The 1860 Japanese Embassy and the Antebellum African American Press
This blog accompanies Natalia Doan’s Historical Journal article The 1860 Japanese Embassy and the Antebellum African American Press.
What did samurai and African Americans in 1860 have in common?
Quite a lot, according to the Weekly Anglo-African, Douglass’ Monthly, and other African American and abolitionist publications.
Before the American Civil War (1861-1865), African American newspapers and periodicals imagined a solidarity with the Japanese. This article explores how, to these publications, the samurai members of the embassy were “negroes from Japan” who challenged America’s racial hierarchies and proved further the equality of all men.
The 1860 Japanese Embassy came to the United States to ratify the Treaty of Amity and Commerce. It was the first official state visit of the Japanese to America. The American state, hoping to build a foundation for future trade, was desperate to impress the embassy with dramatic exhibitions of American commerce and culture. The omission of slave plantations from the itinerary did not escape the notice of abolitionist publications. The Anti-Slavery Bugle commented in late June 1860, “As slavery is the corner stone of our free institutions, why should it be hid from the gaze of strangers?”
Later in their travels across the US, the embassy became the subject of minstrel shows and printed criticism. African American journalists rallied to praise and defend the Japanese. Both despite and because of the American state’s intentional separation of the Japanese from African American people, these journalists imagined their own relationship with the Japanese.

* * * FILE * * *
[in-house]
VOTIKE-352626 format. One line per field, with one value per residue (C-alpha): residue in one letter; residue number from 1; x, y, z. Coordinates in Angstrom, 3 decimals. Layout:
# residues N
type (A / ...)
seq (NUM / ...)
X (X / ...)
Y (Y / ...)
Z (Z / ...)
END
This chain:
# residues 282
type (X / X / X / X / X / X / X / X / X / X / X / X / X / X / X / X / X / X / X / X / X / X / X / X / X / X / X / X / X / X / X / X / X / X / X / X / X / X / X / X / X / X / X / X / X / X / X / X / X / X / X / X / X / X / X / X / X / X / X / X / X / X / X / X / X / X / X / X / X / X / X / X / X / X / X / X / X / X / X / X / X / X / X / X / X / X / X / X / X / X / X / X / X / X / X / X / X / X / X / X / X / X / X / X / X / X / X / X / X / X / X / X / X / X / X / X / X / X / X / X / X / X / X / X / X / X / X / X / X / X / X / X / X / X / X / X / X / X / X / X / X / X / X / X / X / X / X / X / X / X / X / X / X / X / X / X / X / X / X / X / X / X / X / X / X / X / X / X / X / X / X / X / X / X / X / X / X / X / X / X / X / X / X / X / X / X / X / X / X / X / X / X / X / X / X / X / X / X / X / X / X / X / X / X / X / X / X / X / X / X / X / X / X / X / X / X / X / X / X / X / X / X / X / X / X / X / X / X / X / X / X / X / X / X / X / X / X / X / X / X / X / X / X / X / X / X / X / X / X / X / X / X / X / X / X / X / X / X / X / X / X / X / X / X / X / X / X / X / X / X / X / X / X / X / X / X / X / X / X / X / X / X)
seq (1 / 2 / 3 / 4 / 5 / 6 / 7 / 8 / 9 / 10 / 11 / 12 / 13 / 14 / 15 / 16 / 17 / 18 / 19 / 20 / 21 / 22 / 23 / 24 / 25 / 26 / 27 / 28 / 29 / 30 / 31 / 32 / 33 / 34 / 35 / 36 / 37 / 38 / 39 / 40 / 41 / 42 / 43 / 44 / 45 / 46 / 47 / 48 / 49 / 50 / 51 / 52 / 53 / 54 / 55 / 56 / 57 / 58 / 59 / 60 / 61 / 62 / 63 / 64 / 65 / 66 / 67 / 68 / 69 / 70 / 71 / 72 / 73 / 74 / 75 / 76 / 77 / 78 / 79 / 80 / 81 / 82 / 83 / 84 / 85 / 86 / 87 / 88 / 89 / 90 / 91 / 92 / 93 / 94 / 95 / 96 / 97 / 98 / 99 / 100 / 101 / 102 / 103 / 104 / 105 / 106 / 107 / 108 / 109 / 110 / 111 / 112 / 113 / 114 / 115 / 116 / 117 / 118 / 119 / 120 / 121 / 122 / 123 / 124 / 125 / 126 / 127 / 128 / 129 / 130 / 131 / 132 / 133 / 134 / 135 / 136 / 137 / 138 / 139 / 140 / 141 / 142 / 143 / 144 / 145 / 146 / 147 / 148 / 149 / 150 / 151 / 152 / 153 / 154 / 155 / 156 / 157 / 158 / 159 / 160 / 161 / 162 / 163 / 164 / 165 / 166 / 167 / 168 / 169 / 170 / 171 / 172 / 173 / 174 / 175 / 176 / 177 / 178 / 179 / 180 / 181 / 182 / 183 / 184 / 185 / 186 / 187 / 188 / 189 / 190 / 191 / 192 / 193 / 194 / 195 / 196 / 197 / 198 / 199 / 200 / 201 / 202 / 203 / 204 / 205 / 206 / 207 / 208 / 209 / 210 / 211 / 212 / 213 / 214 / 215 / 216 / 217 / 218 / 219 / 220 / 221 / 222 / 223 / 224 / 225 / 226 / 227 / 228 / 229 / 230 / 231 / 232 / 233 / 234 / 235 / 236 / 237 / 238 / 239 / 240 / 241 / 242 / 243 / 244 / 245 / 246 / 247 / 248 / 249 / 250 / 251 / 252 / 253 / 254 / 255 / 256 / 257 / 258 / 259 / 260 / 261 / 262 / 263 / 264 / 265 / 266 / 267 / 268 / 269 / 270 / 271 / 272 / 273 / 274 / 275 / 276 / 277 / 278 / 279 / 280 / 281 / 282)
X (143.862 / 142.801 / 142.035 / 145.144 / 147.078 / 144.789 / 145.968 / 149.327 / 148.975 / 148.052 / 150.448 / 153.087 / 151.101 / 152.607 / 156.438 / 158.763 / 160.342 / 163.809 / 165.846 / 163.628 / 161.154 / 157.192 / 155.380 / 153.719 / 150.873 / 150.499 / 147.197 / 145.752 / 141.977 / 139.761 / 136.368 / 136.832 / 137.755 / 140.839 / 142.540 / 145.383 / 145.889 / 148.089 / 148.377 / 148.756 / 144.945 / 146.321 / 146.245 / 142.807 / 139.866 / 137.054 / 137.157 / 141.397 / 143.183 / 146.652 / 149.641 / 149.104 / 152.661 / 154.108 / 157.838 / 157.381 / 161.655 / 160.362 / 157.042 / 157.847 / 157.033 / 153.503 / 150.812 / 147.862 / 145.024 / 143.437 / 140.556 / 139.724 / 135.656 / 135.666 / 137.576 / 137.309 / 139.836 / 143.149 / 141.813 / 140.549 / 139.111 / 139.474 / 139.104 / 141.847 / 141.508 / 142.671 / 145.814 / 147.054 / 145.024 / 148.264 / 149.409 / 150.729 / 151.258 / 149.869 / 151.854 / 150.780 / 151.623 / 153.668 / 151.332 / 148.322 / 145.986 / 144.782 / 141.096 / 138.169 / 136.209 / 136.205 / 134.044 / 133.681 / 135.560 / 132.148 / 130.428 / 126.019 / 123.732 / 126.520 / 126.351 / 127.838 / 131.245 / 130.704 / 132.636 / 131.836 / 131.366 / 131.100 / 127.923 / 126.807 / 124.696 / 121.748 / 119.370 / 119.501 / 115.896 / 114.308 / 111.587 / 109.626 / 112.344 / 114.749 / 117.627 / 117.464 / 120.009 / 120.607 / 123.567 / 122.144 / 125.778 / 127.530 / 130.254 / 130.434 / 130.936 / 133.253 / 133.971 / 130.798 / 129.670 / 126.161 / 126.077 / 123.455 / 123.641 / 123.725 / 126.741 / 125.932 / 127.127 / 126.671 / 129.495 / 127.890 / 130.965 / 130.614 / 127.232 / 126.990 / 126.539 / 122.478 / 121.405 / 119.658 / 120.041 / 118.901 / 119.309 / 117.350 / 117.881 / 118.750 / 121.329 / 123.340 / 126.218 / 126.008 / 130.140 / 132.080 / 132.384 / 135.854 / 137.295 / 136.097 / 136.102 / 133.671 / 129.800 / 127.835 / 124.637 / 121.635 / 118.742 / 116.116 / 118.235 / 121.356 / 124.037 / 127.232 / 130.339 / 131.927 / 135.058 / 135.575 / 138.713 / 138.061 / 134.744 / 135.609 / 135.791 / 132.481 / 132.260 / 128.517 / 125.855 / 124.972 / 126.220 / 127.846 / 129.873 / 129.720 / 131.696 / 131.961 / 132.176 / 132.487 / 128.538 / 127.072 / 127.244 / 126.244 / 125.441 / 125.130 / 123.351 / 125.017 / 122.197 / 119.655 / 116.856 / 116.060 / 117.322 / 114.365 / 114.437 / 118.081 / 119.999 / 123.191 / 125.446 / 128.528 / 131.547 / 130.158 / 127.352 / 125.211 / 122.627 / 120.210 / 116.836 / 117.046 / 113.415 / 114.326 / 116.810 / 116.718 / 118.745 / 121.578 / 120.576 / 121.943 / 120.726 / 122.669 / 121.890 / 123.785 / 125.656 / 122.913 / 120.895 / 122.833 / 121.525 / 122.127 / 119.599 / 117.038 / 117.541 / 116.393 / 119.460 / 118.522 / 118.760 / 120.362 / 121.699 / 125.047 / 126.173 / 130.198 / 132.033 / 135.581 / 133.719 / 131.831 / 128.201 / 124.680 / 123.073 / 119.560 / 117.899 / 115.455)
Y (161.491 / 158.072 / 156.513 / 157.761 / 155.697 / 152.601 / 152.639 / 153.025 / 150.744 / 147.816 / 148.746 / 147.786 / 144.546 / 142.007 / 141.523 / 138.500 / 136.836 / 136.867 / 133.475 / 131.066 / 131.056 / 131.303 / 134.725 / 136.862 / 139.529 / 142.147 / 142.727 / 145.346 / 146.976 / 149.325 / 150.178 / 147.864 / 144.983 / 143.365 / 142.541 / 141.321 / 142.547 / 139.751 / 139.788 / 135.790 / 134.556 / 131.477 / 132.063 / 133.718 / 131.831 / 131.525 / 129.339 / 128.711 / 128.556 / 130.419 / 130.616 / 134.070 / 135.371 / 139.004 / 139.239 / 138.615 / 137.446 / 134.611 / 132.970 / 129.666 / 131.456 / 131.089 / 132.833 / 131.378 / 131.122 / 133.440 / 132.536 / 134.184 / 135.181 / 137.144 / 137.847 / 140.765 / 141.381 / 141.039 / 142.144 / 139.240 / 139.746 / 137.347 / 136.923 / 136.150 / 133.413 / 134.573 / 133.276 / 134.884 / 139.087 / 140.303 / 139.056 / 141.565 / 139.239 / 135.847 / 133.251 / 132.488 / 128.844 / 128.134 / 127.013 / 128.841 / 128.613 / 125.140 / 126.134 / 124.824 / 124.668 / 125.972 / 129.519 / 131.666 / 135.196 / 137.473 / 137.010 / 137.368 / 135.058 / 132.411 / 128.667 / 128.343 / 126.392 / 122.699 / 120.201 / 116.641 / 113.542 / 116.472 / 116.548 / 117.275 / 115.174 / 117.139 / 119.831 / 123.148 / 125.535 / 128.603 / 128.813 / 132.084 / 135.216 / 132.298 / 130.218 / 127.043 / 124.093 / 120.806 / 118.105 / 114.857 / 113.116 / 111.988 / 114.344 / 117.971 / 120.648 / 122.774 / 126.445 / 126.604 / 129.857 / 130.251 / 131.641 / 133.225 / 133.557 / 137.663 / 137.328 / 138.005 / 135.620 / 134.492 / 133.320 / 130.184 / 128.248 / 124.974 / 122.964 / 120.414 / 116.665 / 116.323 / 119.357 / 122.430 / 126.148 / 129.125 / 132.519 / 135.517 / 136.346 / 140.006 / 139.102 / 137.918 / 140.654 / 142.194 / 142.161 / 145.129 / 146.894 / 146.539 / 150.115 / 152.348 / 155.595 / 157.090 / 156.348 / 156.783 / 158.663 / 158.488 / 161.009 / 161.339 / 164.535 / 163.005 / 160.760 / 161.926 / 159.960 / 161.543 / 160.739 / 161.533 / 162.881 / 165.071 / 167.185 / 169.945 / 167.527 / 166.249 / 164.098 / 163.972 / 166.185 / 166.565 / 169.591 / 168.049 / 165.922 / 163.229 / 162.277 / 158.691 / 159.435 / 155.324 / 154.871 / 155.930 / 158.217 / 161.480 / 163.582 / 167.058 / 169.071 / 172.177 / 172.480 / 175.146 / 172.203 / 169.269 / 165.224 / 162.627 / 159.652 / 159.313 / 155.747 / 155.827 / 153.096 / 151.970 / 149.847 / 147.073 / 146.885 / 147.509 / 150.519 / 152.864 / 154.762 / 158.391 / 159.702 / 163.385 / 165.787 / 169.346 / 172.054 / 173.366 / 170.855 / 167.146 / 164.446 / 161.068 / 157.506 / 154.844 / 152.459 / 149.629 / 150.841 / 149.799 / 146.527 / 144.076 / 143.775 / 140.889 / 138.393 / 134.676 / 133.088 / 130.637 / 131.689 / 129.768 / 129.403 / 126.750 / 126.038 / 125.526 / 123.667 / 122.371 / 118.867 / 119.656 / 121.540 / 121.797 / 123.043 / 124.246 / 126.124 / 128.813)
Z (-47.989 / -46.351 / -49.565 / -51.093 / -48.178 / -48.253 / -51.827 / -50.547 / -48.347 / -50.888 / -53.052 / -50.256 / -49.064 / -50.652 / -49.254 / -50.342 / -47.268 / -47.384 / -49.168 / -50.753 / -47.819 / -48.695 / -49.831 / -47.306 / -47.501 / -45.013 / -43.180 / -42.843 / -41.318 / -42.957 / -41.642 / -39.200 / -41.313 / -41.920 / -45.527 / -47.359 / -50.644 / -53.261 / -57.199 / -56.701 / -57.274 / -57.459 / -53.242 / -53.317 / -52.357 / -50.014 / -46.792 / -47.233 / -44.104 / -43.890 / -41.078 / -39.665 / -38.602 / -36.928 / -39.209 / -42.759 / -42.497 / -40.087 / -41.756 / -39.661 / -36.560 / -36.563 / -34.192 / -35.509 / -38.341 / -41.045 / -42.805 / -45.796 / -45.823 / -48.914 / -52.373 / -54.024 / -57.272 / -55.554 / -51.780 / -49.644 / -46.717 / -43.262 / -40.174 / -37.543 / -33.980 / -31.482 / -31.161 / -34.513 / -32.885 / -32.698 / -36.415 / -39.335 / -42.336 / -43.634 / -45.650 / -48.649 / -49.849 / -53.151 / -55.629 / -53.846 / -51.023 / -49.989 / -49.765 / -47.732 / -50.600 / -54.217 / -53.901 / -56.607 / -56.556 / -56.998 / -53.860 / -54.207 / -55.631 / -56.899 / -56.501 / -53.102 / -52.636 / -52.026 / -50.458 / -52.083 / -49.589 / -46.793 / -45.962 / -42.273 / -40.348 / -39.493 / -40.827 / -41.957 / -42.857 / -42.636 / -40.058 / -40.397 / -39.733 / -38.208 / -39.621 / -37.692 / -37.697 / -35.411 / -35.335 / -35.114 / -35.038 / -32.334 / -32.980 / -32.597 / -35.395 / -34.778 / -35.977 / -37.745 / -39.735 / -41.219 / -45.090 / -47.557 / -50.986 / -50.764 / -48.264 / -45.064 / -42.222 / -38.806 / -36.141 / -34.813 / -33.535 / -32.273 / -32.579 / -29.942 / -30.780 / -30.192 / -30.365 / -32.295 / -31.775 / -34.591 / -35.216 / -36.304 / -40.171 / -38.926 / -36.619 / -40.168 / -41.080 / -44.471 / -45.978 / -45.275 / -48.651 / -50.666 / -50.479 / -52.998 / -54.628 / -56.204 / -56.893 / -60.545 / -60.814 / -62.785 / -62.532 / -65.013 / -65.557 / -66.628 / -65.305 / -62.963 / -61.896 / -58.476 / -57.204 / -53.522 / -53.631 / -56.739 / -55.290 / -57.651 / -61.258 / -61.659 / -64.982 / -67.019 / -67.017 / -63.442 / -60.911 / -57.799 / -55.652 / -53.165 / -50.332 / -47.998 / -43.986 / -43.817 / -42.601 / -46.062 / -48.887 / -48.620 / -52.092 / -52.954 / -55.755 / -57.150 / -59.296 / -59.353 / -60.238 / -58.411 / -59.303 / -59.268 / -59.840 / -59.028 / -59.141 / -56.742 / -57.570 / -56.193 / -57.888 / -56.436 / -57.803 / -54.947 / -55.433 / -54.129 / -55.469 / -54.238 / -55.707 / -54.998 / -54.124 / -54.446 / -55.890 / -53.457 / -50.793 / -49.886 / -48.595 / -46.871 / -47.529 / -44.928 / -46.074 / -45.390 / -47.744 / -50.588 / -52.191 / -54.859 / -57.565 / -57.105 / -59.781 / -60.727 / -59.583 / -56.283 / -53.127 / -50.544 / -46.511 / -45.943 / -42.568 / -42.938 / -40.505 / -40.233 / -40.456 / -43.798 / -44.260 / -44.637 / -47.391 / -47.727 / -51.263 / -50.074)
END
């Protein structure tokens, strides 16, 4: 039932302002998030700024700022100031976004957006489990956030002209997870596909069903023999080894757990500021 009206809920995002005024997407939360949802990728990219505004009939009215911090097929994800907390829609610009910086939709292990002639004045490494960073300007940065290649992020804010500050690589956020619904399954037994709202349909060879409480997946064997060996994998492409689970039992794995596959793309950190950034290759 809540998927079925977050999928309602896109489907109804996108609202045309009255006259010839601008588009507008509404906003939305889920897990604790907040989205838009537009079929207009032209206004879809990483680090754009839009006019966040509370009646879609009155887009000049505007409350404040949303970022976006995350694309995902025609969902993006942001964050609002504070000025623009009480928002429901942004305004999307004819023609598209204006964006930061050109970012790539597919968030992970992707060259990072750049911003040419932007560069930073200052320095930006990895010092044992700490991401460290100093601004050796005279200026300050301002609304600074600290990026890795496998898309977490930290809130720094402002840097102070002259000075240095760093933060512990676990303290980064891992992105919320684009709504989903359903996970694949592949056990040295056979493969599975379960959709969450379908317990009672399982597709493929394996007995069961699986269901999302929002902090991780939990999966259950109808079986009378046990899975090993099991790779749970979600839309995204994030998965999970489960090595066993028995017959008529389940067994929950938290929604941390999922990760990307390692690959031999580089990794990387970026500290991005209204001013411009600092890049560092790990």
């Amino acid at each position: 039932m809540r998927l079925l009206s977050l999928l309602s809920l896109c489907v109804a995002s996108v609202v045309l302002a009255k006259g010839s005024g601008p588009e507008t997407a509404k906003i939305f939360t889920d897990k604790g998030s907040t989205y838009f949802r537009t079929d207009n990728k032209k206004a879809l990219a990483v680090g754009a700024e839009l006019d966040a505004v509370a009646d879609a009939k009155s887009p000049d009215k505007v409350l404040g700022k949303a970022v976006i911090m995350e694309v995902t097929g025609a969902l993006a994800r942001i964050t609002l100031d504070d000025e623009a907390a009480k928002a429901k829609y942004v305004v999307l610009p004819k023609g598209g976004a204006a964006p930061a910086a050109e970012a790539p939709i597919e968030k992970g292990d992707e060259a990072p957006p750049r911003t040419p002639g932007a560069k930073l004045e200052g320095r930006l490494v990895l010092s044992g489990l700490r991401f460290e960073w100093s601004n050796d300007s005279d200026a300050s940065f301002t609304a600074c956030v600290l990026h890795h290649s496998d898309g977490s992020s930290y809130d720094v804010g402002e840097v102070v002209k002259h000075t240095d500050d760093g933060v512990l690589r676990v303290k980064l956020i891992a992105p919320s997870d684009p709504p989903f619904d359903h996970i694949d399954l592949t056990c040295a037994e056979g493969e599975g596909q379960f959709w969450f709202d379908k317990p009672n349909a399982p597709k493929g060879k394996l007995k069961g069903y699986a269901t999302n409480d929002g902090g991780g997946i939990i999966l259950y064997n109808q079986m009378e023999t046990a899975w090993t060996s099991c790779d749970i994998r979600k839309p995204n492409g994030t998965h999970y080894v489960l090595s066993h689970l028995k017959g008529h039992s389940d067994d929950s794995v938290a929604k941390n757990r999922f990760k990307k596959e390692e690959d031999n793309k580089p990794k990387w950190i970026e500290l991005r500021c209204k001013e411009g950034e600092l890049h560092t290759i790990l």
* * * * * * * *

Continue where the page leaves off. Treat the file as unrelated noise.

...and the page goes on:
To African American publications, the Japanese were “Oriental brethren” who exposed the American government’s corrupt and prejudiced treatment of its black people. Neither the Japanese nor the American government predicted or encouraged this imagined and transnational relationship. These “negroes from Japan” demonstrated further to African American and abolitionist publications that racial prejudice had no merit, and that all men had the right to participate in the affairs of the world. For more details about the 1860 African American press and their imagined solidarity with the Japanese, please read the full article.
Main image credit: Matthew B. Brady, ‘[Japanese Embassy, Navy Yard, Washington, DC], 1860, 2005.100.1115, Metropolitan Museum of Art.